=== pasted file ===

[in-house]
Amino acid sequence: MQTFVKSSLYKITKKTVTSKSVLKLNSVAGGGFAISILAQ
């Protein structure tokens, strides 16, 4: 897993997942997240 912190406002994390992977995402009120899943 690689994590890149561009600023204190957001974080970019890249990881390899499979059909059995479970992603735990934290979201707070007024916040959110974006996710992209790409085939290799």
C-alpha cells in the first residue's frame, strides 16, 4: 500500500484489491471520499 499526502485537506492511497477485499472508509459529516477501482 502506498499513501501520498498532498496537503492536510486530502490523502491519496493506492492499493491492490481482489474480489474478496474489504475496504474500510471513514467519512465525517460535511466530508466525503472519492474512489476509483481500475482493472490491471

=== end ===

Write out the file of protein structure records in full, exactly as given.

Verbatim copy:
[in-house]
Amino acid sequence: MQTFVKSSLYKITKKTVTSKSVLKLNSVAGGGFAISILAQ
């Protein structure tokens, strides 16, 4: 897993997942997240 912190406002994390992977995402009120899943 690689994590890149561009600023204190957001974080970019890249990881390899499979059909059995479970992603735990934290979201707070007024916040959110974006996710992209790409085939290799």
C-alpha cells in the first residue's frame, strides 16, 4: 500500500484489491471520499 499526502485537506492511497477485499472508509459529516477501482 502506498499513501501520498498532498496537503492536510486530502490523502491519496493506492492499493491492490481482489474480489474478496474489504475496504474500510471513514467519512465525517460535511466530508466525503472519492474512489476509483481500475482493472490491471